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Comment: For the unfamiliar and the confused (Score 2) 125 125

So what is the article objectively stating?
Propaganda against NASA?
For free libre whatever for something?
Mismanagement of funds?
The normal forgetting of that 150 millions is a drop in a bucket for a large enough corp?
I am just curious.

>plans to spend $150 million human-rating a rocket engine it will only use once
Why is this a bad thing? Its how prototyping works. Some years down the line, they might want a version 2 for something else.

Comment: Re:What about severe lag? (Score 1) 125 125

Does packet drop actually exists in the wild? Outside of noise over long distances? In the normal world? That is my question to that.
Packet loss means whoever is between A and B, is fucking up. Somewhere.
Be it having wireless transfer somewhere on the backbone, faulty infrastructure, or destroyed wires. I don't think Packet Loss and "loss of Connection" actually exists in the actual wild.
Add in 3-4 extra paths for packages, and we might got something robust.

Comment: Re:Sure... (Score 1) 155 155

Every year there is flodding. Every year people are confused over the fact they got houses in a flood area?
Not really.
They choose to love where the flood comes
They should accept it? Right?
To some extent.
I know that work and social life is limited to where those are. So I know a lot of people moved somewhere for one of those 2, they didn't choose to live in a flooded area.
Still doesn't change the fact they could have moved uphill.

Comment: Re:still ? (Score 1) 298 298

I got lenses which says -6.5. I have no idea what it really means.
But I apparently lived most of my childhood before the first degredation of my sight, and I know for a fact that if I can't get glasses or lenses, it will take me 1-2 days to adjust for normal life. After that, I will behave as if I have a almost normal vision.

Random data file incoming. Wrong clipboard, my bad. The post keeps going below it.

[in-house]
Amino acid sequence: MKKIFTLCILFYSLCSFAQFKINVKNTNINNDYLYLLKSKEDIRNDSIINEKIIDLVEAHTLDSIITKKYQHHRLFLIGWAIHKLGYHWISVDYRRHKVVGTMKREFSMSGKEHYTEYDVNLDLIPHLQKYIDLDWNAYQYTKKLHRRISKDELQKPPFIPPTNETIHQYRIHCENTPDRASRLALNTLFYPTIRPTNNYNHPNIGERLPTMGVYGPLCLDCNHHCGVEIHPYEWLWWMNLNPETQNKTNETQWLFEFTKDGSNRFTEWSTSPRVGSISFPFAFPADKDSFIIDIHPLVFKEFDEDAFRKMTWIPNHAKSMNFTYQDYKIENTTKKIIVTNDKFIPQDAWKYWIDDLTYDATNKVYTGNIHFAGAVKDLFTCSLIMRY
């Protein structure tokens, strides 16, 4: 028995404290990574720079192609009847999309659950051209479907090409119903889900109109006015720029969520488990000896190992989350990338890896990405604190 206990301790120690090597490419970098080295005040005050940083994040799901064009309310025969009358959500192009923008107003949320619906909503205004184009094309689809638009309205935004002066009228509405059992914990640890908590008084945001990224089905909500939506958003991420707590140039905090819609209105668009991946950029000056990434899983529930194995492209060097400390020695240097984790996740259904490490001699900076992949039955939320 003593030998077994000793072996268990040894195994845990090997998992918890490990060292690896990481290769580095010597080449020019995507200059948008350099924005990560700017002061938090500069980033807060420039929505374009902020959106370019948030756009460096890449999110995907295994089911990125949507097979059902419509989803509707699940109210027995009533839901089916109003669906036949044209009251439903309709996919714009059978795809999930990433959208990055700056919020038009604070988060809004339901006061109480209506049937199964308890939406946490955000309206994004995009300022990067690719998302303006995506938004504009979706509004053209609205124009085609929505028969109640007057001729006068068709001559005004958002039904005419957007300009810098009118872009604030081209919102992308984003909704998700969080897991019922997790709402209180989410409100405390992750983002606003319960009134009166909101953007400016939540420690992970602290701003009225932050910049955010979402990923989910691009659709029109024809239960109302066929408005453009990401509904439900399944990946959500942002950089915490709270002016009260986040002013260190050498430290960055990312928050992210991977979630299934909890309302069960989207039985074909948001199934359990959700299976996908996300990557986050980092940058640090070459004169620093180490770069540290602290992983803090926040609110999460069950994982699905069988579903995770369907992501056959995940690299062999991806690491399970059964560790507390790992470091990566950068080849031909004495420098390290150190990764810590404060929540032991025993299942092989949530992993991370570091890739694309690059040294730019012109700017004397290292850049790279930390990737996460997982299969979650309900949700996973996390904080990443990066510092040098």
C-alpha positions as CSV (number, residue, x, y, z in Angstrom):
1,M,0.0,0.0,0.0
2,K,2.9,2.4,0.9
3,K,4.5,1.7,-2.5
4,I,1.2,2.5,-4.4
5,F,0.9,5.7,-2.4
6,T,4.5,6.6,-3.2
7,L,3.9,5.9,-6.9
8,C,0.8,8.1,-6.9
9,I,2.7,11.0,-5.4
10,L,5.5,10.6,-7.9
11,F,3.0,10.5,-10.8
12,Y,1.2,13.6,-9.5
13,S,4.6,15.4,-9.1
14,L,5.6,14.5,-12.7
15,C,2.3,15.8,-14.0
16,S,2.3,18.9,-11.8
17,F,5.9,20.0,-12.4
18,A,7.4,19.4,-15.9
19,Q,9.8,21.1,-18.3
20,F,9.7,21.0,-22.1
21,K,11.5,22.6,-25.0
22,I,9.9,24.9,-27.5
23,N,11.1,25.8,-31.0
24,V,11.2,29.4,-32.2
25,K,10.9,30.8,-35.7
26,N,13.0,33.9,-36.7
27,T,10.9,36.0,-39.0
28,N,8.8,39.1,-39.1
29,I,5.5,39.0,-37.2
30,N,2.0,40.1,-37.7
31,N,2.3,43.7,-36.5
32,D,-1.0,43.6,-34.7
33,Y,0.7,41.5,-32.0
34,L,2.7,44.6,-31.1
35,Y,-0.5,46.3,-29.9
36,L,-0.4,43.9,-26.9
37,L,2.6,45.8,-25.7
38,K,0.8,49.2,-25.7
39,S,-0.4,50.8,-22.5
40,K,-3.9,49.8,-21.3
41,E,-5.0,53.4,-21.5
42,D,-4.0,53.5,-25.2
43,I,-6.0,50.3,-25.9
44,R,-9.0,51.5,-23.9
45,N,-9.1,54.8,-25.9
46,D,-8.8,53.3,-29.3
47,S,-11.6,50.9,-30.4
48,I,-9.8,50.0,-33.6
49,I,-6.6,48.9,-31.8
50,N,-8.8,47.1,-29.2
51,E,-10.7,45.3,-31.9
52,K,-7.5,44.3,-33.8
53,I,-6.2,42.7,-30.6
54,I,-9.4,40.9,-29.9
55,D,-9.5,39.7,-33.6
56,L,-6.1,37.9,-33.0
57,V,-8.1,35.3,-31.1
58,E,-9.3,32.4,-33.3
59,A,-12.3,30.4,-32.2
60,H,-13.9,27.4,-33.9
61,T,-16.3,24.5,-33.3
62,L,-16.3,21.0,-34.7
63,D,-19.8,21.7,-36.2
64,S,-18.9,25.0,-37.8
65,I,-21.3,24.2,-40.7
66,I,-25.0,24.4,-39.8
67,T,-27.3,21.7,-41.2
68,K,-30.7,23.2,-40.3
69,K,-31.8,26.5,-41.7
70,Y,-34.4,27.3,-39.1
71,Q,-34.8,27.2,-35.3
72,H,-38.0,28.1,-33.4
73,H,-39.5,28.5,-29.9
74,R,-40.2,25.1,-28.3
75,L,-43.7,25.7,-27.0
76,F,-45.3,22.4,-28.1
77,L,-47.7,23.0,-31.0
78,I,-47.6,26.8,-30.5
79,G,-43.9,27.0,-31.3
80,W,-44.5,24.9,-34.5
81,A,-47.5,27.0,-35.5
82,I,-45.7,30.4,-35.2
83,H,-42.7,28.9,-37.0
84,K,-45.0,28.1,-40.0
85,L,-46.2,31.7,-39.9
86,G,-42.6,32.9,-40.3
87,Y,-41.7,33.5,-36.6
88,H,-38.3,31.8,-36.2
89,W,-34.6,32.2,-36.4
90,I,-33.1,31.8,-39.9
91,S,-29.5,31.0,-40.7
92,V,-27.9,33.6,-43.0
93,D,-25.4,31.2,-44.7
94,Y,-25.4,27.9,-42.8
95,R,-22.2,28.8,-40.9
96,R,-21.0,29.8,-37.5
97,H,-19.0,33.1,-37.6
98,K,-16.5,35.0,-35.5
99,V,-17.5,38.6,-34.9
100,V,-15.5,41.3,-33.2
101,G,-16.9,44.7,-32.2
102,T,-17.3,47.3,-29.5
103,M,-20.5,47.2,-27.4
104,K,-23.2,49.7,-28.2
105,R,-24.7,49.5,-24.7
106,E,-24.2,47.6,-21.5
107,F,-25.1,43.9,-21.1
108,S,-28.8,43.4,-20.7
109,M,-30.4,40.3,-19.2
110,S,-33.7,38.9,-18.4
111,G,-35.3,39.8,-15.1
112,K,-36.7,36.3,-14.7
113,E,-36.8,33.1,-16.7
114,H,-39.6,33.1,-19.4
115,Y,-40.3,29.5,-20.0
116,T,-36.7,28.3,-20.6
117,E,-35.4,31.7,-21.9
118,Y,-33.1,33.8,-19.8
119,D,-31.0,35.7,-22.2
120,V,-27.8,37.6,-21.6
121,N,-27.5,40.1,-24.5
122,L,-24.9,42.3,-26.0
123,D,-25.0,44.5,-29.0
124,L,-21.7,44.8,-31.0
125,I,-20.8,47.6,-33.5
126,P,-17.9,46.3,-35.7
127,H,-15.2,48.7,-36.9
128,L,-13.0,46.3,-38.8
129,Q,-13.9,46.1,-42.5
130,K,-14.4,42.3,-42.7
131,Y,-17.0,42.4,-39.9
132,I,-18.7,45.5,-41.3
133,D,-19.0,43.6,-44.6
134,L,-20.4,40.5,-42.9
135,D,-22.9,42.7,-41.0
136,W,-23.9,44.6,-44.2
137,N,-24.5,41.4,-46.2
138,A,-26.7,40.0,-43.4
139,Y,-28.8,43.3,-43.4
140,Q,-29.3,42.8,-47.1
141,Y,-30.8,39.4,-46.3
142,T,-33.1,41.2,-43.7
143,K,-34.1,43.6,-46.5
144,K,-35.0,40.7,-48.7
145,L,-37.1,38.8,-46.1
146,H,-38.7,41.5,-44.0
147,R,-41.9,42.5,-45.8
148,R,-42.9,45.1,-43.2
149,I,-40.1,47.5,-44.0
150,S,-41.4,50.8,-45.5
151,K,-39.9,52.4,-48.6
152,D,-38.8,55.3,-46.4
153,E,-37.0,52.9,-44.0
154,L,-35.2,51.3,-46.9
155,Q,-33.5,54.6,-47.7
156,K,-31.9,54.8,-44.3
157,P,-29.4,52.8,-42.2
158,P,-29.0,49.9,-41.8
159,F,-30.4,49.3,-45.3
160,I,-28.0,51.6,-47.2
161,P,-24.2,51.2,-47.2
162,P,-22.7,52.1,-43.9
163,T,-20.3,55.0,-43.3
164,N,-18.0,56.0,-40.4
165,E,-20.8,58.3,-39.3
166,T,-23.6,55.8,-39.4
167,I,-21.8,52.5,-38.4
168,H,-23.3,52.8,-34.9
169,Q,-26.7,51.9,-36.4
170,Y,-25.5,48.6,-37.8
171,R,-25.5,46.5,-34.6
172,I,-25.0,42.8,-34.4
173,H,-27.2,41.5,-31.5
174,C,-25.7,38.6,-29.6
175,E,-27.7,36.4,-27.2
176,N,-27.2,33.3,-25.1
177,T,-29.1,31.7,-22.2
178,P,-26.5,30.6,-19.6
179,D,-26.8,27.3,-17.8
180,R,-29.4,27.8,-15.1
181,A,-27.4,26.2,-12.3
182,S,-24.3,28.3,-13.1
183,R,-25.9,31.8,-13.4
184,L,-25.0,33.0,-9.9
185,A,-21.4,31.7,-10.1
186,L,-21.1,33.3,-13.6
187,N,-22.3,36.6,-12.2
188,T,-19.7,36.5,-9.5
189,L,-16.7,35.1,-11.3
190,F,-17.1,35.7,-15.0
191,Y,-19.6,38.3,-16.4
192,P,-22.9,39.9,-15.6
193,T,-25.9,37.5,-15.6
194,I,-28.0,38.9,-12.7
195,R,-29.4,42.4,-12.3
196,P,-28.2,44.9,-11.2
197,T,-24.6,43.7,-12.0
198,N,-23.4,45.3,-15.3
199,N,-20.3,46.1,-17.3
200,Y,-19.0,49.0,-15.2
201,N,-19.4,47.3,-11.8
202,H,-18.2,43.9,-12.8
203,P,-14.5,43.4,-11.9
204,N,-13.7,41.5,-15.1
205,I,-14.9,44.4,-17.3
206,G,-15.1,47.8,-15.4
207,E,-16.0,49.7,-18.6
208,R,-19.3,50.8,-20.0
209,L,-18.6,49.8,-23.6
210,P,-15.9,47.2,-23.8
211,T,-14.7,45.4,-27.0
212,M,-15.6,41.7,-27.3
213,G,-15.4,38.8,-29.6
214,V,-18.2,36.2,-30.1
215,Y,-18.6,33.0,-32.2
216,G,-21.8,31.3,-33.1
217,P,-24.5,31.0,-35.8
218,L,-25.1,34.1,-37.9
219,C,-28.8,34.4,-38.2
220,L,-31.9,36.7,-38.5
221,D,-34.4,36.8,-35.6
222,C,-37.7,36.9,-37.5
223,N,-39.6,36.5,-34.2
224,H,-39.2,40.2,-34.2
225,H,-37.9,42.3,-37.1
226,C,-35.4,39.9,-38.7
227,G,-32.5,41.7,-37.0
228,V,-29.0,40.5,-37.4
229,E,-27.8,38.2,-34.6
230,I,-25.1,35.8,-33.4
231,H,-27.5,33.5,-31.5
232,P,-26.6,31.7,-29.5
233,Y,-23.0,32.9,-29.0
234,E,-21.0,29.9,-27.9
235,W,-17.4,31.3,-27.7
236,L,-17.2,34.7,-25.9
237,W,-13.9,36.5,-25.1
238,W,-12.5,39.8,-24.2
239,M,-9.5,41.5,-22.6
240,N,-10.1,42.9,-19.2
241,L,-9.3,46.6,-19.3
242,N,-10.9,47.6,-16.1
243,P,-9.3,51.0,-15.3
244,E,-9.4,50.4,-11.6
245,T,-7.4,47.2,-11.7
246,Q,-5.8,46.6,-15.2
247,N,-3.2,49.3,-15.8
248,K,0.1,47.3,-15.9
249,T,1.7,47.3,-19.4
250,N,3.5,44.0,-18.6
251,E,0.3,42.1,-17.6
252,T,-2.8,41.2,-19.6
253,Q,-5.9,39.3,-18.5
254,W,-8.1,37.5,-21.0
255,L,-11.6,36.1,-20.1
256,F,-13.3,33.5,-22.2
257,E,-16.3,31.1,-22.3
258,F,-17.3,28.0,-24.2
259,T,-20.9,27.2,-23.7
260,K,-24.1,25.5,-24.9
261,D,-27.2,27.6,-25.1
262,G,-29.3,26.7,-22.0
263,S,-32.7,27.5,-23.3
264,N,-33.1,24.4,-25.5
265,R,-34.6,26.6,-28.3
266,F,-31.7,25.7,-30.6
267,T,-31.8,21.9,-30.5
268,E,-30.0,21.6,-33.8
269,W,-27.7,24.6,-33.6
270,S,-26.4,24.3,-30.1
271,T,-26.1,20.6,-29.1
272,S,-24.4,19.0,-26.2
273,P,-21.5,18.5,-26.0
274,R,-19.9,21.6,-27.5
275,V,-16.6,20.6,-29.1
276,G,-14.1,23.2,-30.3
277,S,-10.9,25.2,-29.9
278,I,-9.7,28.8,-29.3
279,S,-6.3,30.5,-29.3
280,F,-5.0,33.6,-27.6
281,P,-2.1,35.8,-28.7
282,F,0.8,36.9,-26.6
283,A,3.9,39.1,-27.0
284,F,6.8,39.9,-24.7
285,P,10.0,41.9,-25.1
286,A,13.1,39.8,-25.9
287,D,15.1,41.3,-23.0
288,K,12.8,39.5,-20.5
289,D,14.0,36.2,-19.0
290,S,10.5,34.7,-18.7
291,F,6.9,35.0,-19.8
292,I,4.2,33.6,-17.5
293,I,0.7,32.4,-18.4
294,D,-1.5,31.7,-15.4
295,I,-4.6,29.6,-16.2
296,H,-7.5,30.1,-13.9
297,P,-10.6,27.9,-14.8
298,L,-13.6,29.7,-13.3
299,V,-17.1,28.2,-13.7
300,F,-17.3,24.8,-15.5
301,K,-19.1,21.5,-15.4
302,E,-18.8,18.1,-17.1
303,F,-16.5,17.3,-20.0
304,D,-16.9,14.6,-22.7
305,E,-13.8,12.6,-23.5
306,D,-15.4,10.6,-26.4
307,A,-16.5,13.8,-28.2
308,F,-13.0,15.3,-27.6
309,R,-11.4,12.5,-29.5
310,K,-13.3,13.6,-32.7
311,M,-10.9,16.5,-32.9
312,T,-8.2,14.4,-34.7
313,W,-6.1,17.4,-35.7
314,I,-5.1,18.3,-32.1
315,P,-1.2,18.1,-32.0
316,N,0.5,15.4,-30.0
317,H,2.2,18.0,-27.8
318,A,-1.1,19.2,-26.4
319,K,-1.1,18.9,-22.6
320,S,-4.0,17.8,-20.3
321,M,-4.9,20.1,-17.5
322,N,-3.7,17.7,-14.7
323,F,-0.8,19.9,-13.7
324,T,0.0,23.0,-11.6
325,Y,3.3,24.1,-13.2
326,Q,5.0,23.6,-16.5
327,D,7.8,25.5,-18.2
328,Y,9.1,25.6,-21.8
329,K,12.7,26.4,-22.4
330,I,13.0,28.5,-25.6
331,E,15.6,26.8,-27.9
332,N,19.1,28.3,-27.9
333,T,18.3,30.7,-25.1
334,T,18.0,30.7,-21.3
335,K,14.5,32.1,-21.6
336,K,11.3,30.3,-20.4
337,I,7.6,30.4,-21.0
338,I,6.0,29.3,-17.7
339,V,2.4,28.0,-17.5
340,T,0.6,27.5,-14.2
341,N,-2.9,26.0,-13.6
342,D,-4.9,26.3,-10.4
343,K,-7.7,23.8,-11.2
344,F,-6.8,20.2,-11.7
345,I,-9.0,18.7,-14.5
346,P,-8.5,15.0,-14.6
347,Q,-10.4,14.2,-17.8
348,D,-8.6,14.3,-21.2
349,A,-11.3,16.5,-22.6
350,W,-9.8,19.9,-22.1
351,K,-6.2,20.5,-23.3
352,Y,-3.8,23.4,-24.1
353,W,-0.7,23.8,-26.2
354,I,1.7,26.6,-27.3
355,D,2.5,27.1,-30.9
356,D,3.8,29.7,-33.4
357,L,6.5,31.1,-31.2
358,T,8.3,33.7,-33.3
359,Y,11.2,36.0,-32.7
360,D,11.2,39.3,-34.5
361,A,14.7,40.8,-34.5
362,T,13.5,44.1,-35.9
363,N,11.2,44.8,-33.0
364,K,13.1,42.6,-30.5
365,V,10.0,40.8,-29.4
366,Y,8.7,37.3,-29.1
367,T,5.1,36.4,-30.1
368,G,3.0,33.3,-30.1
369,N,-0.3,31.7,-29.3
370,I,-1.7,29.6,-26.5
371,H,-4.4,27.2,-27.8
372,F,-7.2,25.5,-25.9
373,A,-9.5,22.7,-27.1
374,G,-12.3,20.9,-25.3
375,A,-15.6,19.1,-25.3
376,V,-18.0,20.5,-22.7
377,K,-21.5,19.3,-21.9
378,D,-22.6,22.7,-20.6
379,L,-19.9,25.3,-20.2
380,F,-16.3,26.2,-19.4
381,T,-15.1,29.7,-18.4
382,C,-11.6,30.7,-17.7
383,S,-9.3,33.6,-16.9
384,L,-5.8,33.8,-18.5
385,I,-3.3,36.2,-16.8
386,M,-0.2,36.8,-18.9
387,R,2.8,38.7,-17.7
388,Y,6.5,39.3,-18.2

Sure I can't read anything at normal distance, and I will have trouble reading the church clocks at 400m+, but those are very insignificant tasks compared to just how much I can use my poor vision once I get used to it.
After all, my favorite hobby as a child was reading. With my awful eye sight. And I still read a lot, after getting classes, at a age of 11.

I don't think the amount of near or far sighted has changed at all over the last 100 years. I doubt it. What I think has happened, is that we give children glasses far too early, so that its very obvious that your sight is bad. Otherwise you would reach the age of 13-18, and maybe need some reading glasses.
Once you get used to having imperfect vision, you give no fucks about it. Its just something that is there, and unless you are used to wearing glasses, you don't really care.
You see the same with people starting to get older too. They only use glasses for reading, watching TV, or using a computer. Their vision has to degrade a lot before they feel forced to have driving glasses, even if their ability to read signs is technically poor long before they feel the need.

Remember: I doubt we have had real selective breeding for eye sight since we got the tech for pottery, walls, farming and breeding animals. I seriously doubt it. What gets wed out is those with too poor eye sight. And that is extreme levels of bad, its obscenely bad. You have trouble playing sports with such poor vision.
And on the top of that, reading being common is almost a thing of modern civilization, as far as we know it. 150 last years? 170? Its uncommon, from a evolutionary perspective.
You see the same once you go over modern medicine, and the degrees of treatment. Childhood mortality decreased severely? Such a amount of resources that babies born too early can be saved? Babies born sick can be saved? The later 2 cases are rare compared to the first. And third world countries would not go towards a "overpopulation" unless the basic medical treatment fixed most of the first issue.

"Everyone is entitled to an *informed* opinion." -- Harlan Ellison